Team GB was unable to qualify for the next three tournaments because the amateur player drafting restriction worked against them. Such was the rapid advancement of the professional game in the UK, their pool of players to choose from became weaker against countries that had yet to grow or expand their professional leagues, giving them a much wider range of talent to choose from.
When the concept of amateur and professionals was no longer recognized by the FA in 1974, the governing body stopped participating in the Olympics and remained the status quo until 2012, when the current qualification method was implemented to reach the competition.
What hope is there of a men’s team returning to Britain? It is extremely unlikely that a team with players from the Home Nations could compete in the near future, but a setup similar to the women’s, with one country representing Team GB, could always be an option.
It’s a scenario the FA welcomes, but the idea is being opposed by Scottish, Welsh and Irish counterparts who fear a Team GB in a future draft might weaken their hand as a sovereign nation under FIFA’s jurisdiction.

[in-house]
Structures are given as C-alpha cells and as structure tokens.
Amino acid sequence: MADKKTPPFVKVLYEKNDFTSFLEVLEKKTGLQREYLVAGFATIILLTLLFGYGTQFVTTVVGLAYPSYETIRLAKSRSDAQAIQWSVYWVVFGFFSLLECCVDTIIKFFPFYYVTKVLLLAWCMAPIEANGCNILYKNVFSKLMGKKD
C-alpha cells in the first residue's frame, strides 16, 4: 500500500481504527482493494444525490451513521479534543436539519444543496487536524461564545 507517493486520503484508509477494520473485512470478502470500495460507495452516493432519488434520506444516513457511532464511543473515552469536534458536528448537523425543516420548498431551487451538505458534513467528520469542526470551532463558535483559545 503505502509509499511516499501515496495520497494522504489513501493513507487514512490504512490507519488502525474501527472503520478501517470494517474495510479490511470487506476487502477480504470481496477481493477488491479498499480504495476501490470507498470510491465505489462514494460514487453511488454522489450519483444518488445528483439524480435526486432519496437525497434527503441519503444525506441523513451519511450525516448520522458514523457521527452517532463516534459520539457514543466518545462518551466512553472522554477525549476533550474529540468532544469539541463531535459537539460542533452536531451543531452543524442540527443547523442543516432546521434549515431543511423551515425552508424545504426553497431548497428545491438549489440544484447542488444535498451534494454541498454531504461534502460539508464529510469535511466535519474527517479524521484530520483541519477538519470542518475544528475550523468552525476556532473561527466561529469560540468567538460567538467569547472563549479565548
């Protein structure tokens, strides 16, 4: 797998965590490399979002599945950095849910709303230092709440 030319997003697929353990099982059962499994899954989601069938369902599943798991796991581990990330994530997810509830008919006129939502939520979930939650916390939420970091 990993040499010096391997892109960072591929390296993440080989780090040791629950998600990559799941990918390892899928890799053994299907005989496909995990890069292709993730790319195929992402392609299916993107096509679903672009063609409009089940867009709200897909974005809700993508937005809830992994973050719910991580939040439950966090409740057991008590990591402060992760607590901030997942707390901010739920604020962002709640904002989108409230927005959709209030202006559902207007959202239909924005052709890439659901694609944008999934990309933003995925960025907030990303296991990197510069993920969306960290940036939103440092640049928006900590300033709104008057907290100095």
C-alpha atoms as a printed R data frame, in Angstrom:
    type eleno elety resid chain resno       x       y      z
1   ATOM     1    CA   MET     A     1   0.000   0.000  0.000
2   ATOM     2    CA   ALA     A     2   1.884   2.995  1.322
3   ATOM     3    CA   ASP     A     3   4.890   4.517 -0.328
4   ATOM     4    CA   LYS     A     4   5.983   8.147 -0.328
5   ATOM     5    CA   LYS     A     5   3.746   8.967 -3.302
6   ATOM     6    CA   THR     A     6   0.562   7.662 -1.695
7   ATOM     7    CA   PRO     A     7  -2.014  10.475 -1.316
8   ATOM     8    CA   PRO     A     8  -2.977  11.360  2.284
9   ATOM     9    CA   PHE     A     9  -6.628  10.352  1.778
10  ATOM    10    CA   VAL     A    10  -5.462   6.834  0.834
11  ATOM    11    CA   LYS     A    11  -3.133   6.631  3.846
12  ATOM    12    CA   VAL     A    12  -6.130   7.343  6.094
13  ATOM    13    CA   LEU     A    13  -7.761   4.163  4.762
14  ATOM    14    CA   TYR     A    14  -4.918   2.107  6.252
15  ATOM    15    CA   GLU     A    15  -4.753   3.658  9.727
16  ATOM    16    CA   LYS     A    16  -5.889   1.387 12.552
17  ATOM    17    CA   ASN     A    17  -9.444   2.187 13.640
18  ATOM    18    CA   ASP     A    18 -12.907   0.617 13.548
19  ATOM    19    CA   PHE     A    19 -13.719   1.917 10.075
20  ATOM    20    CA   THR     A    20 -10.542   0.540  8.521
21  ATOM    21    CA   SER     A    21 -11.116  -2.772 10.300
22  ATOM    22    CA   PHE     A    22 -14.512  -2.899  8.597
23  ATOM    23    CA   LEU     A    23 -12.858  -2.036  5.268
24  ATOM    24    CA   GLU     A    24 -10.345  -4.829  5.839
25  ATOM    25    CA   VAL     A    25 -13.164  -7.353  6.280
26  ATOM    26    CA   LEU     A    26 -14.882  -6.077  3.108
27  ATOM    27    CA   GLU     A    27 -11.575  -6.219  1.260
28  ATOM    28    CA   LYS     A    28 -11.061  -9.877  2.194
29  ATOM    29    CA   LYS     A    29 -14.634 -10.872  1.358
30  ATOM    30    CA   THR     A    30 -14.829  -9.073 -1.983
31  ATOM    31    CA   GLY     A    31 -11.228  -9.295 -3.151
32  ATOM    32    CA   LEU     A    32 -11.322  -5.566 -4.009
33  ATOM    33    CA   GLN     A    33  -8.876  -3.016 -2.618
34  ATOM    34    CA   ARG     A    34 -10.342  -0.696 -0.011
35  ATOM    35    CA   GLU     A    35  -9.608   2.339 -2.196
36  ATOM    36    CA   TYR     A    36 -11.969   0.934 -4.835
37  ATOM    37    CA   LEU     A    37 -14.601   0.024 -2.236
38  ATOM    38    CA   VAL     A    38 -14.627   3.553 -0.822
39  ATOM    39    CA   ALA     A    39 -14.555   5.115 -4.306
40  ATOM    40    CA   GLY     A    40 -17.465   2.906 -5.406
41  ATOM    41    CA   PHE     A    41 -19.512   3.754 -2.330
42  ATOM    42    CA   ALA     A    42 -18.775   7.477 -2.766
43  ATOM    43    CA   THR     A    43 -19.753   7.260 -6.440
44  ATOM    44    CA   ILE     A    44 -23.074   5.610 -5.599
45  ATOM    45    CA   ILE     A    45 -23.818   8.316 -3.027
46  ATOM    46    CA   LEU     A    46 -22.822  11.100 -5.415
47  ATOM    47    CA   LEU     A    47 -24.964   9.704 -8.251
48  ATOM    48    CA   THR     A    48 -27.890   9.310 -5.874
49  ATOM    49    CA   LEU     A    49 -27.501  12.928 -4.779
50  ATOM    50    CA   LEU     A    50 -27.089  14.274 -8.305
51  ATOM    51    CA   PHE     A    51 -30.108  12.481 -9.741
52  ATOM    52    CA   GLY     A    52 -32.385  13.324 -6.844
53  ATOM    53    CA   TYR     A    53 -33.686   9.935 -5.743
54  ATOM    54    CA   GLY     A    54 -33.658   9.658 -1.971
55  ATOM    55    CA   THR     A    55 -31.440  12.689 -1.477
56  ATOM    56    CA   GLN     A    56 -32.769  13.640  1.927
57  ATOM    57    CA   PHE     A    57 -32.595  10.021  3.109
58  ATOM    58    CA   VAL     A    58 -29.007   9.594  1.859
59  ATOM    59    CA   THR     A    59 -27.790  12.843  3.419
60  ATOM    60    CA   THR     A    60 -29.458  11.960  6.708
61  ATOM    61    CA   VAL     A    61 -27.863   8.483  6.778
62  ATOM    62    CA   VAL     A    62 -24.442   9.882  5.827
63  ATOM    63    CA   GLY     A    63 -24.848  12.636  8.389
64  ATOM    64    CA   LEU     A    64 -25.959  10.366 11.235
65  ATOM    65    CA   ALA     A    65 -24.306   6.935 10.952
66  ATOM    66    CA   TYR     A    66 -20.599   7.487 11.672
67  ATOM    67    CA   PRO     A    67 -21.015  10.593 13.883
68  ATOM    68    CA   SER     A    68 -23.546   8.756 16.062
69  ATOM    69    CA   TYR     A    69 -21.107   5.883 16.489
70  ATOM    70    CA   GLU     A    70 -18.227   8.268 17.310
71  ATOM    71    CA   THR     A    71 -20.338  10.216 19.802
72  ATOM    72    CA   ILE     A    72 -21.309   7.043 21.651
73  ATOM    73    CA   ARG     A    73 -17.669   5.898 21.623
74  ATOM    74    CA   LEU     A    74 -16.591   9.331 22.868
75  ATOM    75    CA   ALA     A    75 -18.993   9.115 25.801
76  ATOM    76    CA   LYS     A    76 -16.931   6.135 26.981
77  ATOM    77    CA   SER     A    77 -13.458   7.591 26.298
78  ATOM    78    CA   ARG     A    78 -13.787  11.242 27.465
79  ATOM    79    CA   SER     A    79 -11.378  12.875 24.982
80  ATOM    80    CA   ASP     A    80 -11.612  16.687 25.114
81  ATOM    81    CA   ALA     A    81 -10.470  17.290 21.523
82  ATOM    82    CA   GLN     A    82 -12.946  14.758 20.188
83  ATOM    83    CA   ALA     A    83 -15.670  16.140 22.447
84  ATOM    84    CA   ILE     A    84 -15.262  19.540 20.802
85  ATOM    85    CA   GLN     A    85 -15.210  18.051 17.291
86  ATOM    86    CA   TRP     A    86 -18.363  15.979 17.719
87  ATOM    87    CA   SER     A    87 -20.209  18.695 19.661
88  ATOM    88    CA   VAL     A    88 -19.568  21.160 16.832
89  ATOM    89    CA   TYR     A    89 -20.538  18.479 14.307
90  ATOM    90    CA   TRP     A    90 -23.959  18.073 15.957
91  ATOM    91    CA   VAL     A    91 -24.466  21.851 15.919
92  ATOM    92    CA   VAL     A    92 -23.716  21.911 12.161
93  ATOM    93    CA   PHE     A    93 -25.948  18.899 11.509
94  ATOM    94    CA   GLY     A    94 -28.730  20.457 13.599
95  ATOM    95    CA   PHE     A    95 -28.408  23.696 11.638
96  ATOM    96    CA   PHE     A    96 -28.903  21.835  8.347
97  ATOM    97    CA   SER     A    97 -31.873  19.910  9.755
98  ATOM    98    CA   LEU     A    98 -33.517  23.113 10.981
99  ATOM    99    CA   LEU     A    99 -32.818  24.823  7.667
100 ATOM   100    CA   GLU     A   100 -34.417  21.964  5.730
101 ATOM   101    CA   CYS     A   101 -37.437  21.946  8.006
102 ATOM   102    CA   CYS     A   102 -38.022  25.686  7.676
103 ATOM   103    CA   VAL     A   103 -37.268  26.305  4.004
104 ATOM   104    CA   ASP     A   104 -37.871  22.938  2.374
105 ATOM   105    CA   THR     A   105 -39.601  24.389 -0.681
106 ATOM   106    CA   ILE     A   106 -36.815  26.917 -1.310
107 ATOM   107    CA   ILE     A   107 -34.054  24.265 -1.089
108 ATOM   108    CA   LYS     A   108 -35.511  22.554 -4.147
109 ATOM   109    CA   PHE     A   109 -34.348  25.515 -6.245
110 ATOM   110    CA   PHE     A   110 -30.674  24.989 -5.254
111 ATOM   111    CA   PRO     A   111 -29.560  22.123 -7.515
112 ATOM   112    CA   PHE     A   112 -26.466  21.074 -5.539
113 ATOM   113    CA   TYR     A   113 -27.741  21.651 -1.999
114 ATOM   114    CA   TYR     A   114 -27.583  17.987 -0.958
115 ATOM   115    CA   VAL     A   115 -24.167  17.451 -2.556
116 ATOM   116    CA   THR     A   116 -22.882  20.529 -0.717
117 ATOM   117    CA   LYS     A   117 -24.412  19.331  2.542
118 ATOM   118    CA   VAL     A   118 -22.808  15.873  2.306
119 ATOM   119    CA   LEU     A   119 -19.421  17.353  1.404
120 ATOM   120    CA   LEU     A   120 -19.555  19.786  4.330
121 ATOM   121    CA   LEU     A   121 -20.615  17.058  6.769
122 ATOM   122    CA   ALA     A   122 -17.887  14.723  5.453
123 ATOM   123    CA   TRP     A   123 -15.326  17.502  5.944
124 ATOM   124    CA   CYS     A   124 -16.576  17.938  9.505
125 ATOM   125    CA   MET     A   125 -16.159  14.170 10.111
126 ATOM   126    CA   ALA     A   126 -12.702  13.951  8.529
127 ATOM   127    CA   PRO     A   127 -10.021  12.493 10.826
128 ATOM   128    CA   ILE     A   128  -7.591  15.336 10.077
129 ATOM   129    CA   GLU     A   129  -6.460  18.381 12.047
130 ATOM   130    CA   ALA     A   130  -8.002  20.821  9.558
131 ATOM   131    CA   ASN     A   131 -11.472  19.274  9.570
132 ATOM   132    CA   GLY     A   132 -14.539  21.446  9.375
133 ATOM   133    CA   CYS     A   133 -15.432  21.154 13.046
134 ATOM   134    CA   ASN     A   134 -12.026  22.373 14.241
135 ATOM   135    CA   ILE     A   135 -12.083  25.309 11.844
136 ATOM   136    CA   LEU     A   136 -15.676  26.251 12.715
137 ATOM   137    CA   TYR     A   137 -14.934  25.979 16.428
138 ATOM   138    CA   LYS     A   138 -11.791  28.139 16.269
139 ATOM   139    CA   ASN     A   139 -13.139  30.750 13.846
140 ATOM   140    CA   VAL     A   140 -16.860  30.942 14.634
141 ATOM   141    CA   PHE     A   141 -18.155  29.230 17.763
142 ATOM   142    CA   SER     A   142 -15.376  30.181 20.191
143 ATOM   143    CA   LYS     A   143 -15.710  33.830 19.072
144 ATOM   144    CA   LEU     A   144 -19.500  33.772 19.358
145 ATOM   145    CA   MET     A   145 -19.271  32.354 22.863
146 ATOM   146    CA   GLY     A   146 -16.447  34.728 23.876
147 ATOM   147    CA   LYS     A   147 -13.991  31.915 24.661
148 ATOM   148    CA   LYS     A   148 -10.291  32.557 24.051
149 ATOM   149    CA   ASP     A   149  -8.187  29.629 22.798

England boss Gareth Southgate believes the Games are useful for player development ontwikkeling
The Scottish FA have long held this belief, even when their side could have represented Team GB in 1992 and 1996 after technically qualifying through the European Under-21 Championship.
Intriguingly, FIFA has come out in recent years and said the threat to the home countries’ independent status is no longer an issue.
In 2016, FA chief executive Martin Glenn claimed: “FIFA has indicated that it is not a problem.
“The great fear in the past was that if we did it, we would jeopardize our status as an independent country. But that was settled under (former FIFA president Sepp) Blatter actually and (new president) Gianni Infantino reinforced it.
FIFA president has assured home countries that their single nation status will not be jeopardized if their teams choose to compete in the Olympics under Team GB banner
“So that’s not the issue. It is about the individual interests of each country of origin. There is an interest in Britain, which we are all a part of, but does it fit the individual interest of (each) home nation? And we’re going to work on that.’
There are also other home country concerns outside England, with the British Olympic Association having the FA as the official governing body – although this is a problem that could be easily resolved by working a rotation system with the other associations in the UK.
Other opponents come from Premier League clubs who would be frustrated if they lost players during a pre-season or the start of a campaign.
Obviously, there are a few hurdles to overcome before Team GB returns to the men’s Olympic football competition, but with a breakthrough on the women’s side of the game towards Tokyo, there is always hope. Never say never.